On the weekend, I supervised a sponge being made by my niece (3) and mother in law (of episode 7 fame). We used a recipe from Taste, and we weighed the eggs because homegrown eggs are larger than store-bought ones. We had to increase all ingredients by an eighth, which we did, and the result was AWESOME. Fluffy sponge! So I thought, Hey, now I know the secret! I can do this!

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This was the result today of using Anneka Manning’s recipe in BakeClass. I am very disappointed. Especially since I have also been challenged to Sponge by my own mother (she of episode 1). So next time I will be making the version from the website, and if that works… well, I won’t feel like this is quite my fault.

ETA: it doesn’t look quite so bad when on top of one another. I filled it with apple butter that I made today, as well as cream (obviously).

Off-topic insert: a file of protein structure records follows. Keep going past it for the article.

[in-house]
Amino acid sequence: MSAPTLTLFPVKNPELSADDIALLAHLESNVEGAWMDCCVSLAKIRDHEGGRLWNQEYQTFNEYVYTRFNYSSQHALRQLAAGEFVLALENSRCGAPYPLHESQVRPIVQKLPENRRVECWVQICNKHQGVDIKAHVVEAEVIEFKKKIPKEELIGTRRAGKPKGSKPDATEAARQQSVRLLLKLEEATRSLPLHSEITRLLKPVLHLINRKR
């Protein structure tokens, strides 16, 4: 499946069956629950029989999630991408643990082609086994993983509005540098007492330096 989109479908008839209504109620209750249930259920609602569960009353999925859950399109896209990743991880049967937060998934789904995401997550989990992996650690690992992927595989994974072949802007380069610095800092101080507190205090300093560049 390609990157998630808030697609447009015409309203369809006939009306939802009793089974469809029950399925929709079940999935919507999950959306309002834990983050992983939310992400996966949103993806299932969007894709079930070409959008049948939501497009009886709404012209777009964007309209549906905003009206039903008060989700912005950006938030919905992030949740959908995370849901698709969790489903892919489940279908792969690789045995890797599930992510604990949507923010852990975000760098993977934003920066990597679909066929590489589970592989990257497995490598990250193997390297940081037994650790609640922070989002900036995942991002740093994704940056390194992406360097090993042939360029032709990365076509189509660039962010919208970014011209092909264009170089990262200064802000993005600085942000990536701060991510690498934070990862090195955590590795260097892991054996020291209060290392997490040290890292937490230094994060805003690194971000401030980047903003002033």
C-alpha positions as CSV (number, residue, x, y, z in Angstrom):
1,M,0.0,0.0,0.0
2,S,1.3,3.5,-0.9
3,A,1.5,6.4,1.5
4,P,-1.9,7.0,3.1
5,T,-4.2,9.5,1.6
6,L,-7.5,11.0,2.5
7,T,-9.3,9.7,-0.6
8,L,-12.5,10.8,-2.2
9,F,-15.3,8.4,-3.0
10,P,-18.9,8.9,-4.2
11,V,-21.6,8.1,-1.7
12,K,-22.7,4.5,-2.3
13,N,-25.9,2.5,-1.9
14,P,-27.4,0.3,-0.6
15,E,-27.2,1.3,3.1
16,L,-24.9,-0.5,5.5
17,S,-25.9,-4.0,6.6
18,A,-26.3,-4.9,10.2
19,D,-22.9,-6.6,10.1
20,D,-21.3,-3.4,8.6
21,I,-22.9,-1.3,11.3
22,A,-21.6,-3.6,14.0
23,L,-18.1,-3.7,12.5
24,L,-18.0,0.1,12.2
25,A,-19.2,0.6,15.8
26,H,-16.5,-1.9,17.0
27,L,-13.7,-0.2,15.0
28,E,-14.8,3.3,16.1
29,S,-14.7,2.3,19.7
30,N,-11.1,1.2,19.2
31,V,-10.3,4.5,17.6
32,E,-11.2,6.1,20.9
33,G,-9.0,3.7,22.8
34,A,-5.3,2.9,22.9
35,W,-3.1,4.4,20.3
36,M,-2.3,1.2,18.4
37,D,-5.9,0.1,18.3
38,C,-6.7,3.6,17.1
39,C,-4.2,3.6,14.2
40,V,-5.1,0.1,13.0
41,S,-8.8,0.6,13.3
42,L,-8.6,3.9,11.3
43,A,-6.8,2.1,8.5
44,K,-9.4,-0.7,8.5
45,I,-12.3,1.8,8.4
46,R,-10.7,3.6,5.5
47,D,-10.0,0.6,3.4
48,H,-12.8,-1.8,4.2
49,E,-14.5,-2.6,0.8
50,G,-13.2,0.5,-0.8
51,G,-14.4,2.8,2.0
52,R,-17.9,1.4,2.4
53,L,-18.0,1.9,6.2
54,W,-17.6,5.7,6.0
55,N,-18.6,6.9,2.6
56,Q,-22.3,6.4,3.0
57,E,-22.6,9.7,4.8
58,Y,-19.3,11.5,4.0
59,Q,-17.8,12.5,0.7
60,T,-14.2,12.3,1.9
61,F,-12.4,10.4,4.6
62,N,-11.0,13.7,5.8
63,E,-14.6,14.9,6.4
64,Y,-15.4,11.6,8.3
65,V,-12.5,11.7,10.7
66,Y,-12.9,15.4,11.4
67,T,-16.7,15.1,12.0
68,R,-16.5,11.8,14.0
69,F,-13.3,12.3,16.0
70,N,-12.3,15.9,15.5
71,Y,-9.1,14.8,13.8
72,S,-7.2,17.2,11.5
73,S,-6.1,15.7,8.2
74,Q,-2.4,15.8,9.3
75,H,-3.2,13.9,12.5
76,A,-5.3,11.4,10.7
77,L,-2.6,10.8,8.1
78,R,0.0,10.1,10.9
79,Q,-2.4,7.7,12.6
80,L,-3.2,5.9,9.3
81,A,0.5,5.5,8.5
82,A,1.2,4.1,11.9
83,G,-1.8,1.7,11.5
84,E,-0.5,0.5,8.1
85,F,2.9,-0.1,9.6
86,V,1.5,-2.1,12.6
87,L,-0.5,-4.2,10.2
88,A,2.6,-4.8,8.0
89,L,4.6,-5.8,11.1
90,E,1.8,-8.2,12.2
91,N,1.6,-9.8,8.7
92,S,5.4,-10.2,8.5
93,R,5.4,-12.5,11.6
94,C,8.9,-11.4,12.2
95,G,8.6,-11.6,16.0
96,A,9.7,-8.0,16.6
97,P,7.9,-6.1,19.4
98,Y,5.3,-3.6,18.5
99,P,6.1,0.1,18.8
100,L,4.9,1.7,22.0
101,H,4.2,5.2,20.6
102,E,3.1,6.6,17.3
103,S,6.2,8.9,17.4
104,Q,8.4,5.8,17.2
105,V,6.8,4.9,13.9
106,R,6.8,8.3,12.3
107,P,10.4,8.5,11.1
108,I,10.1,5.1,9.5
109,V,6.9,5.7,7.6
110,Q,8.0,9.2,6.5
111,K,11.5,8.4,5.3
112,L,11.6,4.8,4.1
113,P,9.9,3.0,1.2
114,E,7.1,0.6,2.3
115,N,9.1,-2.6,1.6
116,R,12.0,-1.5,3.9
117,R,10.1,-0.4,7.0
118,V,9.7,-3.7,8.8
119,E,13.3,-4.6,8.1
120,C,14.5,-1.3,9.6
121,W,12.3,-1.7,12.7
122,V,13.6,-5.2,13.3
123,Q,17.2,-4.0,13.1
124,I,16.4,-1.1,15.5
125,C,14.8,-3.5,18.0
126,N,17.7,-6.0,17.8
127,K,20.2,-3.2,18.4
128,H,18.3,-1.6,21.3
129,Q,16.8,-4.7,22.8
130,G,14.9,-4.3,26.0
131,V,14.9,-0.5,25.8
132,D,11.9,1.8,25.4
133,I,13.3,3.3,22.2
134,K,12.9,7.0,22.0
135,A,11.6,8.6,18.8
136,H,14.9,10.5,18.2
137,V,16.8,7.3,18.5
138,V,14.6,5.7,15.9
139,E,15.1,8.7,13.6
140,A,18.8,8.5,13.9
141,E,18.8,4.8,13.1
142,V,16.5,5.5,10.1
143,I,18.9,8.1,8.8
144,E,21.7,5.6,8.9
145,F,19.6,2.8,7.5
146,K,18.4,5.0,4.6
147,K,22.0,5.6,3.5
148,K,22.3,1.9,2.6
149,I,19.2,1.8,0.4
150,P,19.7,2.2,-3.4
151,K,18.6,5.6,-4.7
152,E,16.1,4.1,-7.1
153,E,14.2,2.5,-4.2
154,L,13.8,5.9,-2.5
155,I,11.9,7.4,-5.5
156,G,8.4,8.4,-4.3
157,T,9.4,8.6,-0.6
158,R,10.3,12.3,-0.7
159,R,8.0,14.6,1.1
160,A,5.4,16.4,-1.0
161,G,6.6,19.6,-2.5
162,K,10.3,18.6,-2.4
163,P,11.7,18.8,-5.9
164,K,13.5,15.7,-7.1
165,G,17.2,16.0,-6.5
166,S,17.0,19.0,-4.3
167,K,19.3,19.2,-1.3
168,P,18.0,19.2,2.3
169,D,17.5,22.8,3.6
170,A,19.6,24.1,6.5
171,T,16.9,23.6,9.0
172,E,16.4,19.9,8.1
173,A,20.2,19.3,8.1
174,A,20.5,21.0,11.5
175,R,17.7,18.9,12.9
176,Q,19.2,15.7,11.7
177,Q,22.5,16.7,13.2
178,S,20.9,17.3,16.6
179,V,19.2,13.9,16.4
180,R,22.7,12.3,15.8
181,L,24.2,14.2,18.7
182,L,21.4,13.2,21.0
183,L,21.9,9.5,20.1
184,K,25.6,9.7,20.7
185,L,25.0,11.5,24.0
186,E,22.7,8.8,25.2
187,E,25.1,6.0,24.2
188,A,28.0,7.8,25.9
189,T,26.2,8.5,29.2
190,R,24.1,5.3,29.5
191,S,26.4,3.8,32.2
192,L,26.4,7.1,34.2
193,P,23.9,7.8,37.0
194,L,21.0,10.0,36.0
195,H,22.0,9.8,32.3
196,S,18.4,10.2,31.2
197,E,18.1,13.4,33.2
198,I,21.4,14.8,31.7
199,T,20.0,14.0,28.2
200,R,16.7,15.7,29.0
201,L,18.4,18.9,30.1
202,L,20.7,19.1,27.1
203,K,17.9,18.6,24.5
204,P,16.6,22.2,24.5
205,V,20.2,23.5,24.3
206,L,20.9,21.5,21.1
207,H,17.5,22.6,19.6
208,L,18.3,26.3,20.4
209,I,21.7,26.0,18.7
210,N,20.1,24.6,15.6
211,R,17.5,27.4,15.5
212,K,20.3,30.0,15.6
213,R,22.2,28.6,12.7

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Acts of Kitchen episode 7: learning to cook and teaching to cook

AoK_logo_v2In which Robyn discusses baking for her grandmother, cooking with small children and letting teenagers choose menus, and changing food availability.

And then, We Make Sponge.

Email your comments to acts of kitchen at gmail dot com!

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This is the recipe that we tried to follow. As you can see, not a whole lot detail!

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Above is what the cake looked like when it came out of the oven. Not a complete failure, but still far from perfect… of course, we still ate the whole lot.